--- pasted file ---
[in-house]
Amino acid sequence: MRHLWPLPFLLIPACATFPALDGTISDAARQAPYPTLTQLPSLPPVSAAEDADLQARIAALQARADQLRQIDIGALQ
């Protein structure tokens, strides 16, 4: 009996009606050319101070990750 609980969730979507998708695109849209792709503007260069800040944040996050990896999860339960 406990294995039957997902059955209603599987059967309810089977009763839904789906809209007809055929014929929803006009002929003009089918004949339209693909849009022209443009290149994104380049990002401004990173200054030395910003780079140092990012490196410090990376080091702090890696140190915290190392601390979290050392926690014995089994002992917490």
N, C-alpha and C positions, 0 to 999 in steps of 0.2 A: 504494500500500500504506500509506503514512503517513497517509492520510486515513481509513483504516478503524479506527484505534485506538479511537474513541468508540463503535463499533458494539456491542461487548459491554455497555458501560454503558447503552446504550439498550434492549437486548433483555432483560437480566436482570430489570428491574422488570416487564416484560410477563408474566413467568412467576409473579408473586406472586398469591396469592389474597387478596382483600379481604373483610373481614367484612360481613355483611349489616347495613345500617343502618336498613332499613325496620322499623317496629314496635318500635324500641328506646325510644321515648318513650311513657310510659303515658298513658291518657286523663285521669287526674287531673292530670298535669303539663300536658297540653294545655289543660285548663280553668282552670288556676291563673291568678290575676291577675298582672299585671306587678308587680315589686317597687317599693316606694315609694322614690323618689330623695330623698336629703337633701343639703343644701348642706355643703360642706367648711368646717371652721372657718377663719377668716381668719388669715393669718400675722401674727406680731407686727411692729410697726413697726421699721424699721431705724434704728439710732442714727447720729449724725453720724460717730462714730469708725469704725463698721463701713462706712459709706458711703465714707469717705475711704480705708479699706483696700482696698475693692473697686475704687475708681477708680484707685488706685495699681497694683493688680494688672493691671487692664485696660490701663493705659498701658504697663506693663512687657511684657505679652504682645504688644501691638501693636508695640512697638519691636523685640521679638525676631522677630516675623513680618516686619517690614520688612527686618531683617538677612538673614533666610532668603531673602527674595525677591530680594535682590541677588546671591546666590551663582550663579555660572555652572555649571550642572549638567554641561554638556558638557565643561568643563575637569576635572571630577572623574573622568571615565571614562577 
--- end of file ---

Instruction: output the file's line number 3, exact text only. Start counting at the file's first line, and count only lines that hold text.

């Protein structure tokens, strides 16, 4: 009996009606050319101070990750 609980969730979507998708695109849209792709503007260069800040944040996050990896999860339960 406990294995039957997902059955209603599987059967309810089977009763839904789906809209007809055929014929929803006009002929003009089918004949339209693909849009022209443009290149994104380049990002401004990173200054030395910003780079140092990012490196410090990376080091702090890696140190915290190392601390979290050392926690014995089994002992917490």